MLB All-Star-Turned-Developer Mark Teixeira Believes Developers Should Be Investing In Public Schools
Apartment developers diving into the city need to focus on quality schools along with all the retail, office and green spaces clustered in mixed-use projects. While it may not determine whether a resident keeps renting after starting a family, investing in the community's school system is “the right thing to do,” former Major League Baseball All-Star Mark Teixeira said.
“It's about the entire neighborhood and the entire community, and working with our school system is hugely important,” Teixeira said during Bisnow's Atlanta Construction and Development event Jan. 9.
Teixeira, who played for the Atlanta Braves, New York Yankees and Texas Rangers and hit 409 career home runs, is a board member with Emerald Corridor Foundation. The local advocacy group promotes revitalization projects along Proctor Creek and various Westside neighborhoods, including the upcoming new Bellwood Quarry Park.
Emerald Corridor was involved with convincing the school system to establish Woodson Park Academy, a public charter school operated by the Atlanta Public Schools system, Teixeira said, and one of its projects is providing services to the school.
Teixeira's company, Urban Creek Partners, is underway with a massive development next to the Bellwood Quarry on the Westside of Midtown Atlanta. Urban Creek is planning to develop a 70-acre mixed-use project next to the park that will be built on top of the quarry, a project that would include 575K SF of office, 75K SF of retail and a hotel.
The development, named Quarry Yards, also will include 850 apartments, some of which may eventually be occupied by couples with children for whom the quality of the nearby schools may be a factor.
According to The Atlanta Journal-Constitution, Woodson Park Academy will move to a new facility in 2020. In an interview after the Bisnow event, Teixeira said he does not see the school as the key to the apartments' success, but it is a factor that adds value.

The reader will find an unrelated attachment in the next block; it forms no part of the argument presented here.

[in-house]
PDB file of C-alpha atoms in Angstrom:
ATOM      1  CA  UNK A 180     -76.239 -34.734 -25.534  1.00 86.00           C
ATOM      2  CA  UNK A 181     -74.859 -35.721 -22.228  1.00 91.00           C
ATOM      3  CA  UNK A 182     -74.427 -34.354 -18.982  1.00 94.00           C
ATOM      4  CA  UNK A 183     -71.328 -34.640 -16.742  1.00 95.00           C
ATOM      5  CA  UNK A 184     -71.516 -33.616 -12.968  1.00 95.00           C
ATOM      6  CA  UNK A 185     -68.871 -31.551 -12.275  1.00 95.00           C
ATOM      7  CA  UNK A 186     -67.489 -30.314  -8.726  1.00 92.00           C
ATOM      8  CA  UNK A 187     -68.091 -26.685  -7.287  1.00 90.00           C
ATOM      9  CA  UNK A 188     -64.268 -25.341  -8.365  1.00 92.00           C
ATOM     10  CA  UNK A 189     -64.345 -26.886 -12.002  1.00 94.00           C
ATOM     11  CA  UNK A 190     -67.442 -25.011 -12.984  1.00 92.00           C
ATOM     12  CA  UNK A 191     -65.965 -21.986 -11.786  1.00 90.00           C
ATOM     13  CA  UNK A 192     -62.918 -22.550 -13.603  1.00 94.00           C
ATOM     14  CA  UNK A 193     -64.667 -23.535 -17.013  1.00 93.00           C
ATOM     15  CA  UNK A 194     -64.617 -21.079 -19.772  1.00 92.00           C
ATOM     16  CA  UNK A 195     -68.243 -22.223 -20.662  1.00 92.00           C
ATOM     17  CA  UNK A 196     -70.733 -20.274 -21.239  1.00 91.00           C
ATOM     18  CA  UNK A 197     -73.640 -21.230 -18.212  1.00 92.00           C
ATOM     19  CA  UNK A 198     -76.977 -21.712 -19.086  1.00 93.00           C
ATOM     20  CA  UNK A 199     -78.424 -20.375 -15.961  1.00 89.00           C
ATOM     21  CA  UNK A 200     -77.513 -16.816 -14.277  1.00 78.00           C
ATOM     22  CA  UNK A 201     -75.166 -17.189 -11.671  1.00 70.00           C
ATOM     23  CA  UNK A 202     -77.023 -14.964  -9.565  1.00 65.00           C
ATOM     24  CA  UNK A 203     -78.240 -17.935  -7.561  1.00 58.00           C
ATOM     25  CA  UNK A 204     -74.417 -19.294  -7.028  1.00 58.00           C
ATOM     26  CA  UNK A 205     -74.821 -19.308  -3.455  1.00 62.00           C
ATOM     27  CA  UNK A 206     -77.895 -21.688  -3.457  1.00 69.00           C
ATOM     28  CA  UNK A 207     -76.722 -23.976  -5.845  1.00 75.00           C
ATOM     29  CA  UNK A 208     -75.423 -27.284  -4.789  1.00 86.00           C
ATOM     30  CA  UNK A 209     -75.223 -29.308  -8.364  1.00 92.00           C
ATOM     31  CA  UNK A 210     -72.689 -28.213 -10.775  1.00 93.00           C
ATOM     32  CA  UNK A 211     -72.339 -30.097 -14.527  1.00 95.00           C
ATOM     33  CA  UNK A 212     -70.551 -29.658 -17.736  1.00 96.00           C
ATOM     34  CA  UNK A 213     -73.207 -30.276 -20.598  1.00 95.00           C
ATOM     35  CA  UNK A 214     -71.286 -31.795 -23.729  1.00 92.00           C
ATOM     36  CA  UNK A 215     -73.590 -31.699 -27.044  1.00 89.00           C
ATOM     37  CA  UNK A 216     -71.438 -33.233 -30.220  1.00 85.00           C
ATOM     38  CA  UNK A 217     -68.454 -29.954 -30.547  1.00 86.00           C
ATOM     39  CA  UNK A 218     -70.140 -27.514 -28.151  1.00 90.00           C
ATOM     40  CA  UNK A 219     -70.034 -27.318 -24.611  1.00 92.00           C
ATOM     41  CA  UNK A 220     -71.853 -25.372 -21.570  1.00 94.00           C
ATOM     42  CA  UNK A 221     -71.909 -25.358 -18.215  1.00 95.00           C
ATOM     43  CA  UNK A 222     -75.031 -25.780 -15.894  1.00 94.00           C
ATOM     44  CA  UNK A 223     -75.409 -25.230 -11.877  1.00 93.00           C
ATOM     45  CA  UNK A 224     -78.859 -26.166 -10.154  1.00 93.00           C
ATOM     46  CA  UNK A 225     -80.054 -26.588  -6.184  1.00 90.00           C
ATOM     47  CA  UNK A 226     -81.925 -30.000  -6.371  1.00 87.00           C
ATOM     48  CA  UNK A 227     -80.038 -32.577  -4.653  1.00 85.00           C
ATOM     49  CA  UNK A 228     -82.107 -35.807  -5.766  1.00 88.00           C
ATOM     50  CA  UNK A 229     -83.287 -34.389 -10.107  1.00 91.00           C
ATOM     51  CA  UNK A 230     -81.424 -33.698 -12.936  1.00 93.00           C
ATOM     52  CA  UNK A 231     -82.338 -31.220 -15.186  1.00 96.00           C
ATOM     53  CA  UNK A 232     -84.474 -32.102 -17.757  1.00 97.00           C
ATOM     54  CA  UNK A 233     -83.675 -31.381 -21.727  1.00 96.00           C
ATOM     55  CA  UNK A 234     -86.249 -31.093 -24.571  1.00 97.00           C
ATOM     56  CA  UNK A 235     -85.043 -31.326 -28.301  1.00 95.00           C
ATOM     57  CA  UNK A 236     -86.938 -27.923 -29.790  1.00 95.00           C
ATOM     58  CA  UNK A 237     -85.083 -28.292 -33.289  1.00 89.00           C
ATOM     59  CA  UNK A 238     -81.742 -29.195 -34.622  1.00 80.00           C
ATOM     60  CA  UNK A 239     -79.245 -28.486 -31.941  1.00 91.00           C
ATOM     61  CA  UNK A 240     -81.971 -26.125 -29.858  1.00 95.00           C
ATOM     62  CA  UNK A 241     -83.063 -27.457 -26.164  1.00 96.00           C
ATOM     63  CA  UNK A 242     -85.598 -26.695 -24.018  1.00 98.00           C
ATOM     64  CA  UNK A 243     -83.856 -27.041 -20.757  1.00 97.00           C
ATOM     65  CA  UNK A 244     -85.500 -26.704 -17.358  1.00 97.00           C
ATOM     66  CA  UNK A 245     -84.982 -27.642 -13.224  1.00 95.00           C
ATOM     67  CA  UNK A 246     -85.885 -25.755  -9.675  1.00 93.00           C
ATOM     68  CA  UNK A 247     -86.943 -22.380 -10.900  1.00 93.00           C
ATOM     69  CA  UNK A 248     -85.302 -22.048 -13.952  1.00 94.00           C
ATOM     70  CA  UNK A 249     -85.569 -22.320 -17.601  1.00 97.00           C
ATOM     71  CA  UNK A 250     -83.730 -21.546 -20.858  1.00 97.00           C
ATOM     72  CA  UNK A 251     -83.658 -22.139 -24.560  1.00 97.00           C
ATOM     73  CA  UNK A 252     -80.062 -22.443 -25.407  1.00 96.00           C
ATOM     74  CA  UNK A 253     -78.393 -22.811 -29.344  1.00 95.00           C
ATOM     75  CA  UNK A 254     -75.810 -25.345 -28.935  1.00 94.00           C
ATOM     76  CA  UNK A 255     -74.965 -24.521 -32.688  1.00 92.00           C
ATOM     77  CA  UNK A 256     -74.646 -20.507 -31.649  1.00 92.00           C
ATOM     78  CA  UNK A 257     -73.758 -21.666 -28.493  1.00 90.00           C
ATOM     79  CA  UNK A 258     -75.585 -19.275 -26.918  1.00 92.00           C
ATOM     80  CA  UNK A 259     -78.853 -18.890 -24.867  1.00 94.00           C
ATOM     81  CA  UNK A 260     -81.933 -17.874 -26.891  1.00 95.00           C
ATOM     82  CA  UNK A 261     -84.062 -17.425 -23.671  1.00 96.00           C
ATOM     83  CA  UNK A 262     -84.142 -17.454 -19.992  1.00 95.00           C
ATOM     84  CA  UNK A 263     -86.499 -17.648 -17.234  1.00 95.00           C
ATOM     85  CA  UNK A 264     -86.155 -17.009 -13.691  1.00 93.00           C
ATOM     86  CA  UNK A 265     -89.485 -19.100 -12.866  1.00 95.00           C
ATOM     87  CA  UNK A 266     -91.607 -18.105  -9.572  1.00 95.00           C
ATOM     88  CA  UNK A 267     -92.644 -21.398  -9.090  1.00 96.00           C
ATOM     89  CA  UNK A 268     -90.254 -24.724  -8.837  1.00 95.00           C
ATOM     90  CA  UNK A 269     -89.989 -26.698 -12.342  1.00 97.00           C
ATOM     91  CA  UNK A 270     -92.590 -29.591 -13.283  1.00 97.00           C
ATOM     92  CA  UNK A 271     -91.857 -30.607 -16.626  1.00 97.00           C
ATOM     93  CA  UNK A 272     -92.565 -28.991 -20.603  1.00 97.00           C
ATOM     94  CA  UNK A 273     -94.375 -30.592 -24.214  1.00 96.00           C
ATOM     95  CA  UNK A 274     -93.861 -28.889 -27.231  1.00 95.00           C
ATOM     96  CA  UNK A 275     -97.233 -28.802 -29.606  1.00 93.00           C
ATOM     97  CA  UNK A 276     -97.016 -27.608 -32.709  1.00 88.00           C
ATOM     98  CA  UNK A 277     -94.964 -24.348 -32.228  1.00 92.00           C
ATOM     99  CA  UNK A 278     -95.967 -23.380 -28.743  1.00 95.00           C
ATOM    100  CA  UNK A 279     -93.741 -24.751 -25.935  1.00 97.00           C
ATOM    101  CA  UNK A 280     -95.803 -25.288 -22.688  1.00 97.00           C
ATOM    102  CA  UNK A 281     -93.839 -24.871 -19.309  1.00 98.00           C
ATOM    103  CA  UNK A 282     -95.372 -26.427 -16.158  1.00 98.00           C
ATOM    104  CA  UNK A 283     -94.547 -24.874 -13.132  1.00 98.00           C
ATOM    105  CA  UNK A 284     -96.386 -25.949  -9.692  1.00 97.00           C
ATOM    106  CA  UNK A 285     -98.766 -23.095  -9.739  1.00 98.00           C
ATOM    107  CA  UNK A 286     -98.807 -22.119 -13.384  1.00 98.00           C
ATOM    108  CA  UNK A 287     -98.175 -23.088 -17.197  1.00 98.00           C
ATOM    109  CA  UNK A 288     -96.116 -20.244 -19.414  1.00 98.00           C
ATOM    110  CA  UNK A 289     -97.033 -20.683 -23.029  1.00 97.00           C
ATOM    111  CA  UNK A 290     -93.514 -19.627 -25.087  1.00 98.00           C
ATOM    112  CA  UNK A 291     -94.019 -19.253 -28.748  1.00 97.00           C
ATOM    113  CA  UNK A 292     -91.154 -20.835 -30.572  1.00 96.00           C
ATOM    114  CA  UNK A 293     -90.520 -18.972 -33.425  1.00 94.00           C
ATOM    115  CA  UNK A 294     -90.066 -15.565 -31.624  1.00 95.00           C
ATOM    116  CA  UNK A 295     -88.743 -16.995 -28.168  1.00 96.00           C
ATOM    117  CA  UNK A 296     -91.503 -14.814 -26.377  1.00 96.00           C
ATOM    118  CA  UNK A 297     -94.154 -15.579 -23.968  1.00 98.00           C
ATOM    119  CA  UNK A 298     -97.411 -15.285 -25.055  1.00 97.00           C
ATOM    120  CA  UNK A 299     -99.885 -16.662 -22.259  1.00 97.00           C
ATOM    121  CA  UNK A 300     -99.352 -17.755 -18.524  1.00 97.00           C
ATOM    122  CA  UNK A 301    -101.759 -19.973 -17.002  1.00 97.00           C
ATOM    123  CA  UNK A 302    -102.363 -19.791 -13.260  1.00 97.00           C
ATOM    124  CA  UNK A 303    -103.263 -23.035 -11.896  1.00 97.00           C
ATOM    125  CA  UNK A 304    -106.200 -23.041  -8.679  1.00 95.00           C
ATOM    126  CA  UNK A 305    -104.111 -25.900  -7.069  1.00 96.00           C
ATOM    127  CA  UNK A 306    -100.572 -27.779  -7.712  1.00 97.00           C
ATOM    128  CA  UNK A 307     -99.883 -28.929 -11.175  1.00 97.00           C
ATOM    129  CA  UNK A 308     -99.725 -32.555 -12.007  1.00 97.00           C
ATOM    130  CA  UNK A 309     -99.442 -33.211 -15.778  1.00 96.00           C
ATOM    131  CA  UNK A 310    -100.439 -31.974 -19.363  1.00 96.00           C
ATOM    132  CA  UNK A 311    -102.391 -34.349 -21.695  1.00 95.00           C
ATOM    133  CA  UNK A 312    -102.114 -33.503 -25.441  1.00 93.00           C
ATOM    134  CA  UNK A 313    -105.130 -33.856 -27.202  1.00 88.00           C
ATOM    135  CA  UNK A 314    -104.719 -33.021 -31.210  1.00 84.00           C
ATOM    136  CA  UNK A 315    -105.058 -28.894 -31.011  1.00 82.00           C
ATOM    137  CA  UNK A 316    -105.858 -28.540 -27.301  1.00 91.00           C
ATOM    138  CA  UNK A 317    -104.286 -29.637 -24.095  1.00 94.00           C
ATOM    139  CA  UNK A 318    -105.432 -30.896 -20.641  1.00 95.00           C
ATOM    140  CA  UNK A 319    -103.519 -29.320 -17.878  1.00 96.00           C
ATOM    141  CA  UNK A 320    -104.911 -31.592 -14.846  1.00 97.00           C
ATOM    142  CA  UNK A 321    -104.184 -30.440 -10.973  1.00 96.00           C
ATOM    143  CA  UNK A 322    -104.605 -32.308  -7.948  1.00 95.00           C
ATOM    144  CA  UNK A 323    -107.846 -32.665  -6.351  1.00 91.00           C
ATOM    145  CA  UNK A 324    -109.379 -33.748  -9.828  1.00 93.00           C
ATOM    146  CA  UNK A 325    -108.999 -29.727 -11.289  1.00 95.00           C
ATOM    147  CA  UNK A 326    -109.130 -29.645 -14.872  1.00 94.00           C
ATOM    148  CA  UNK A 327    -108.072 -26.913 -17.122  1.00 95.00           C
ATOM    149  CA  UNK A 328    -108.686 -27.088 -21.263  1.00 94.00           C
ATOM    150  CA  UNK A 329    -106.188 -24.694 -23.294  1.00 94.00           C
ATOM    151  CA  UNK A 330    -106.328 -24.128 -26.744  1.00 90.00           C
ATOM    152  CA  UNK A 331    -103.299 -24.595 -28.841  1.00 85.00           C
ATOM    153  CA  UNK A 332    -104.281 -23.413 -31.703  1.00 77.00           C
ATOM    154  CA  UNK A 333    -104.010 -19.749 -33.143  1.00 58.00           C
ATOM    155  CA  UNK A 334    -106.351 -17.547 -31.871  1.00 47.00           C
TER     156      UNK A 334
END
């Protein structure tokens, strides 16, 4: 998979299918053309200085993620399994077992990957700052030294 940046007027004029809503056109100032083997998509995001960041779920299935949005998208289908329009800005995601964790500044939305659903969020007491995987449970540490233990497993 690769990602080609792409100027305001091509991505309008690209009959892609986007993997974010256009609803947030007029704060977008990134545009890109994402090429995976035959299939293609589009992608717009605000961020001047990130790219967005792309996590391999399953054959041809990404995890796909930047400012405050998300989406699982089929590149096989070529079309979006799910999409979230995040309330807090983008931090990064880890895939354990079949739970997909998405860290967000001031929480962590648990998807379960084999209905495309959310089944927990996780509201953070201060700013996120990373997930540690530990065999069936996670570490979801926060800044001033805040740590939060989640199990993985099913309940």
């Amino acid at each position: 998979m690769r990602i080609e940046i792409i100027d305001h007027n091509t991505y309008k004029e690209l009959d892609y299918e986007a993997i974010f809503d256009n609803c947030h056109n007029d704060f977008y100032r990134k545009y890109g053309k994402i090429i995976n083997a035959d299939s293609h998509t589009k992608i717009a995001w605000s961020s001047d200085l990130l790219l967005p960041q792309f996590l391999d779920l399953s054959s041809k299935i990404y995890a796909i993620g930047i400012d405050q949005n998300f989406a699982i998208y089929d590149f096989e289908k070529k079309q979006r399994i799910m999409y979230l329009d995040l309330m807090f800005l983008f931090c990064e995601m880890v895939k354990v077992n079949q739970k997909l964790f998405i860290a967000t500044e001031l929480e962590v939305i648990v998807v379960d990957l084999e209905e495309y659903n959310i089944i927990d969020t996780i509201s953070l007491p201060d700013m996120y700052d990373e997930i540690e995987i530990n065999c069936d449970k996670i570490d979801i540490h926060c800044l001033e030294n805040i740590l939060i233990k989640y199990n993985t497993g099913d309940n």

“Every developer wants great schools near their projects. That's a given,” he said. “My point is developers need to go in and be very intentional right from the beginning and try to help however they can the schools in their neighborhoods.”
TriStar Real Estate Investment partner Margaret Stagmeier says it is difficult to understate the impact a strong school has on housing in its district. Atlanta-based TriStar operates a community impact fund where it invests in apartments near failing schools, and goes in and improves the local school while also holding rents down on its apartments to avoid displacing needy families.
The average home value in districts with the state's highest-performing schools is $863K. On the other side, home prices in the worst school districts average $51,900, Stagmeier said.
“Pretty stark math,” Stagmeier wrote in an email. “Apartment rents are basically the same math. Families will pay a premium to live in an apartment community with a higher-performing school.”
Charter schools can have an outsized effect. Stagmeier cites as an example the Charles R. Drew Charter School in Eastlake, one of the state's top schools. In 2017, the school's third-through-fifth-grade students earned close to 60% on their math and language proficiency tests, nearly 20 points higher than the state average.
“Ten years ago, the school was surrounded by slums and poor housing,” Stagmeier said. "If you drive through the neighborhood now, there is new McMansion after new McMansion in the $1M to $1.5M price range."
“The quality of the school system is important, but less so than it was 10 years or more ago,” Tague wrote in an email. "The percentage of renters with young children of higher quality, newer apartment units has continued to decline since the Great Recession. It was never a significant percentage even before the recession, and it's even lower now."
But urban dwellers with children are often motivated for different reasons when it comes to schools, Tague said. Many feel the Atlanta school system has already improved or — especially when it comes to charter schools — are even comparable to suburban schools. Others are bullish on city government and improvements to its infrastructure.
“Finally, more parents than used to be the case believe that exposure to a diverse school is a more important benefit than being in the best educational setting,” Tague said.
Teixeira — who made three All-Star teams and won five Gold Gloves, an award for defensive prowess in his 14-year baseball career — sees schools as integral to the overall community and not just a single project, and as such, believes it behooves developers to get more involved.
“It's up to us to be proactive and work with city school districts … to make our neighborhoods equitable and great for everybody,” he said.